“I want this to be any woman,” Luck said. Neither black nor white. Not Asian or Hispanic. Everyone.
She is, Luck imagines, a mother. “There were a lot of mothers in the old Boulevard Homes,” she said. “After talking to residents, it was clear that the ideas of mother, returning and family had to be part of this piece.”
There’s another acrylic-protected collage that features a little girl. She’s based on a photo of a former resident. Renaissance West Community Initiative’s Mack McDonald – currently chief operating officer, becoming CEO in January – said his staff is trying to find out who that little girl is and where she is now.
On installation day, Luck was delighted with what she called the “stained-glass effect.” The sculpture looks different depending on where the sun hits. One side is subtle and quiet while the other is boisterous.
“It amazes me how simple imagery and color can transform a space in a community,” Luck says.
Art binds a community
The Renaissance residents can point with pride to their community’s sculptural centerpiece and say, “We had a hand in that.” But they can also take pride in knowing the work was designed by a respected artist.
The honor of creating art for The Renaissance came with a $5,000 grant, awarded by the Gantt Center and funded by Bank of America.
Originally from California, Luck has done public work before: She was chosen to create an Art Pop billboard in 2014, and created an installation for the Cornelius Community Garden. In Pittsburgh, she painted murals for the August Wilson Center and the Pittsburgh Center for the Arts.
She’s only lived in Charlotte since 2007, but that’s been long enough, she says, to see that Charlotte is constantly changing. With this piece, she set out to honor both past and future.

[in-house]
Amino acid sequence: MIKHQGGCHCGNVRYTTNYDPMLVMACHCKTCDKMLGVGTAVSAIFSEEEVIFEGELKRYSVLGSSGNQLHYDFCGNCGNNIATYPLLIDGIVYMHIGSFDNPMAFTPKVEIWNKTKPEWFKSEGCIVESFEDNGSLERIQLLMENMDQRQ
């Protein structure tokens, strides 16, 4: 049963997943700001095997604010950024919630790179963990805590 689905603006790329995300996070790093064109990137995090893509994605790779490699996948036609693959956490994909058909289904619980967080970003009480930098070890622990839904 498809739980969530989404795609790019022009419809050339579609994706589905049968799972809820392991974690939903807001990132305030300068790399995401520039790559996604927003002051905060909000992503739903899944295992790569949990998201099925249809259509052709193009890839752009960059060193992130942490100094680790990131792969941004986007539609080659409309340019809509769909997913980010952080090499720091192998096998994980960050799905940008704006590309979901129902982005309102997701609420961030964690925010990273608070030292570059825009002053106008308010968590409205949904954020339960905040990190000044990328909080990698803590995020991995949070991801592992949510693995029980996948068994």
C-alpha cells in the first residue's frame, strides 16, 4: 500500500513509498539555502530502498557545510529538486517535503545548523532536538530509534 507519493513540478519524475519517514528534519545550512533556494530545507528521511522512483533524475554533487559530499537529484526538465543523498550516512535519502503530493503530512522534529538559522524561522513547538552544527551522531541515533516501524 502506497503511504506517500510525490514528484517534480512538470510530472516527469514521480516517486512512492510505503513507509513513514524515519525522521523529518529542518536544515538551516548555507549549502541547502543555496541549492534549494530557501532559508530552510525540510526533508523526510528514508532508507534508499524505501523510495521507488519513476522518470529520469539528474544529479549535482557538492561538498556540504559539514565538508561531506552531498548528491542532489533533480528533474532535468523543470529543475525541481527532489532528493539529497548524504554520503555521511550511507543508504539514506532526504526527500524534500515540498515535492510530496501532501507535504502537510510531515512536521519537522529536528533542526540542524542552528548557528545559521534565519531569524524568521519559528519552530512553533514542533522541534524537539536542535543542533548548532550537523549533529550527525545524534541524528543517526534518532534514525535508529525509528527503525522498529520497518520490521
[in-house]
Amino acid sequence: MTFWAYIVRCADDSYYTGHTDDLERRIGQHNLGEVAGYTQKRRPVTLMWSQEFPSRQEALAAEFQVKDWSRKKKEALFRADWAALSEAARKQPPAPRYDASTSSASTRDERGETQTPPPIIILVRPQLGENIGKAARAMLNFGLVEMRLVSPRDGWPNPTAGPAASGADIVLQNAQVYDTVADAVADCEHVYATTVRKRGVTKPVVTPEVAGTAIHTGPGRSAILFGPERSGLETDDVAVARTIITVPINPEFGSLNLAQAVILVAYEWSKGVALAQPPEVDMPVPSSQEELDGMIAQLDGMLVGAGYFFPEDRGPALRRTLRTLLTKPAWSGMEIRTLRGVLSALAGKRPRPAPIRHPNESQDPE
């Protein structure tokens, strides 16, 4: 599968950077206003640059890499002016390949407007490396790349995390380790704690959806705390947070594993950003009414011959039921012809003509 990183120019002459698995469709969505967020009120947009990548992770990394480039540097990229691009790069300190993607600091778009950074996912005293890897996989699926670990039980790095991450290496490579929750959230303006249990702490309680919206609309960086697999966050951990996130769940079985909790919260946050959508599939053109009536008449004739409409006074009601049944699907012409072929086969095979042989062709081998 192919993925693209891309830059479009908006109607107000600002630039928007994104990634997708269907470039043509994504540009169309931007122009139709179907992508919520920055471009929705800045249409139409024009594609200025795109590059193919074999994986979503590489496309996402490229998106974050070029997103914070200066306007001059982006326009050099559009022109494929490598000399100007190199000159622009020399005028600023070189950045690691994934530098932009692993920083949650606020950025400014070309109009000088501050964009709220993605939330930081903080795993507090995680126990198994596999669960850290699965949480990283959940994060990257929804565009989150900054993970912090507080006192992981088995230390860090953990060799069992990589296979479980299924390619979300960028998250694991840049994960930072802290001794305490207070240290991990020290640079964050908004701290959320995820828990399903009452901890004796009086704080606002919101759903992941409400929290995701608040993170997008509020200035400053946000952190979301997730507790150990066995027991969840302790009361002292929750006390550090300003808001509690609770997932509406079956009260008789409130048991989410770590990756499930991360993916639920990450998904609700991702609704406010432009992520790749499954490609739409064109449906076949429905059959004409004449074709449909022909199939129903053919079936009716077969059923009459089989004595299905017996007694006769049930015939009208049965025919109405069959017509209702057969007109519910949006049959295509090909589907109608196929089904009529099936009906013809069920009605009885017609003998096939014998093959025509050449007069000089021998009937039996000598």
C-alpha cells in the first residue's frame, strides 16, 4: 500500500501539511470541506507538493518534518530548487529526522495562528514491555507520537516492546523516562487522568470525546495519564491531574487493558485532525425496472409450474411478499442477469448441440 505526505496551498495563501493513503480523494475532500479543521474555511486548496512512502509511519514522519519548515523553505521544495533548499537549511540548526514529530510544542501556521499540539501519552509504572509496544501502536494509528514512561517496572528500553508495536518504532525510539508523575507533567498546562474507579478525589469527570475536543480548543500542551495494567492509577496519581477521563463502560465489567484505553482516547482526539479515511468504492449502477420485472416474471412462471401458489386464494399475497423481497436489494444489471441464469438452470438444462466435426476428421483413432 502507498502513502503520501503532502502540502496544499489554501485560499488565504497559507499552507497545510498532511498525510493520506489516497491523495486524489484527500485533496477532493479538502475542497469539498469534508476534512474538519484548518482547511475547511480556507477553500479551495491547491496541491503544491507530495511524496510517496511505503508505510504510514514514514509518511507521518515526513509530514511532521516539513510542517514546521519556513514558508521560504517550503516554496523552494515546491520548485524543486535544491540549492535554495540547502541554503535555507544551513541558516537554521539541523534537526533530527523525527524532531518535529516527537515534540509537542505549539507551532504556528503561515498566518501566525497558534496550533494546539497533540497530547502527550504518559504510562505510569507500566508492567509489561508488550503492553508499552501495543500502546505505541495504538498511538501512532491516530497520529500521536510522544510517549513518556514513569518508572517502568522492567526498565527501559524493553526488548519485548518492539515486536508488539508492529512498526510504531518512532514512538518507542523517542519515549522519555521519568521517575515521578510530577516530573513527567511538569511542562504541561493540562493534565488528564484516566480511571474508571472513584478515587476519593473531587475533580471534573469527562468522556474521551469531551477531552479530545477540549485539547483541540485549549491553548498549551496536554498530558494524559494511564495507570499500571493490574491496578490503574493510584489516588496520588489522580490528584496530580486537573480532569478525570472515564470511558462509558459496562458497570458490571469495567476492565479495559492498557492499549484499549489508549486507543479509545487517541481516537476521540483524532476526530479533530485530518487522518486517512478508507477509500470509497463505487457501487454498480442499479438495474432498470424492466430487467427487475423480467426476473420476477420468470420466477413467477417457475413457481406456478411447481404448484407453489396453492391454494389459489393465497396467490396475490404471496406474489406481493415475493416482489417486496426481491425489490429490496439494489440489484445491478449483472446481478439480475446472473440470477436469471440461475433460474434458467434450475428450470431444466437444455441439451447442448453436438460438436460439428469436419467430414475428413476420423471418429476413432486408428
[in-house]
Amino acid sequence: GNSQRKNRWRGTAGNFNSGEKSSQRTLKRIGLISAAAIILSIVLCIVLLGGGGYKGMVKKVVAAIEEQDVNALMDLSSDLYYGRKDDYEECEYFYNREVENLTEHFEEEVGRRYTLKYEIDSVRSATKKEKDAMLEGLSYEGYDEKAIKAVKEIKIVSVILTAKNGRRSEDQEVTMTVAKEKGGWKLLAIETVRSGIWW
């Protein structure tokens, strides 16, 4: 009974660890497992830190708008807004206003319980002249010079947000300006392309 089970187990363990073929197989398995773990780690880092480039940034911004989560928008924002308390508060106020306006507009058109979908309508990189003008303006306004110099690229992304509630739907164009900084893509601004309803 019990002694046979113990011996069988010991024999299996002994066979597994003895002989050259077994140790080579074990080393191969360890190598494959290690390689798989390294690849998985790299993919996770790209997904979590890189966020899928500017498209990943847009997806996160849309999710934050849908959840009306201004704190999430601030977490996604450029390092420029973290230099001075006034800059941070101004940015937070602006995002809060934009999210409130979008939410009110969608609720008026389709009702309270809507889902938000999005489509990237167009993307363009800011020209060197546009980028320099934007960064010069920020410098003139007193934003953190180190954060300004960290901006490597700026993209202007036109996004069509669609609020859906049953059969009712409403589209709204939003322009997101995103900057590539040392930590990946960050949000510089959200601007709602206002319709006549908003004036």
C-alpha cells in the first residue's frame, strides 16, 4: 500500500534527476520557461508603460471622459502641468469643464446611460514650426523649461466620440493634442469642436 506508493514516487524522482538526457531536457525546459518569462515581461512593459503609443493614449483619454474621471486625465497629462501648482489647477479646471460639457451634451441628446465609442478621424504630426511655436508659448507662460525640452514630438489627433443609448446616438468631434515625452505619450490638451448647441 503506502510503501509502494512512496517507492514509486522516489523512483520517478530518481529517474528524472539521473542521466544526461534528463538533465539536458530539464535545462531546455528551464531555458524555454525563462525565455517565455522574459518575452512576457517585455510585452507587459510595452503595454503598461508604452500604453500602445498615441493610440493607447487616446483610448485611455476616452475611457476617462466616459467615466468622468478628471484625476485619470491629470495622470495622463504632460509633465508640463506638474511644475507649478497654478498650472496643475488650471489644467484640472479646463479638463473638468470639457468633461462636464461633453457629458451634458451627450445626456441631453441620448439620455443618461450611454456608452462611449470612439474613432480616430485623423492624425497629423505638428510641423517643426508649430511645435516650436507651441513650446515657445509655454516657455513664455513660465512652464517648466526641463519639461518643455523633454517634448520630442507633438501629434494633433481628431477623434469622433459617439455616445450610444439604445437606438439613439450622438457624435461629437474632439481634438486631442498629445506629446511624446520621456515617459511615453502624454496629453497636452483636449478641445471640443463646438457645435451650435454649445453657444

At the May workshops, she gave residents magazines and encouraged them to clip their favorite images. At Luck’s urging, senior citizens brought objects that held special significance – a jewelry box, an embroidered teddy bear, an afghan. Luck photographed them. She explained that she’d use their photos and collages in the final product. “I really want part of you in the piece,” she told them.
She also showed them some of her finished collages to give them idea of what she was going for. “You made that?” one woman asked increduously. “That’s great.”
Once Luck had residents’ contributions, she did more research on the community’s history, reading about the police shootings, thumbing through old photographs.
Then she began sifting through the pieces in her home studio, cutting and tearing, positioning and gluing. As always happens, bits of paper was soon everywhere. Paper gets stuck to her leg, ends up in her shower, even finds its way onto her dog, Vander, a boxer who serves as studio companion.
She included many names in the piece: Travis, Thomas, Ana M are there, in children’s careful handwriting. There’s Mrs. Betty, and there, the fallen officers’ first names – Andy and John.
Seeing the names is a reminder of how far this community has come. A transformation has taken place. There’s a sense of optimism.
That was the goal, Mack McDonald said. “We want this sculpture to give residents hope.
“Seeing this is a great way to start your day – or be welcomed home.”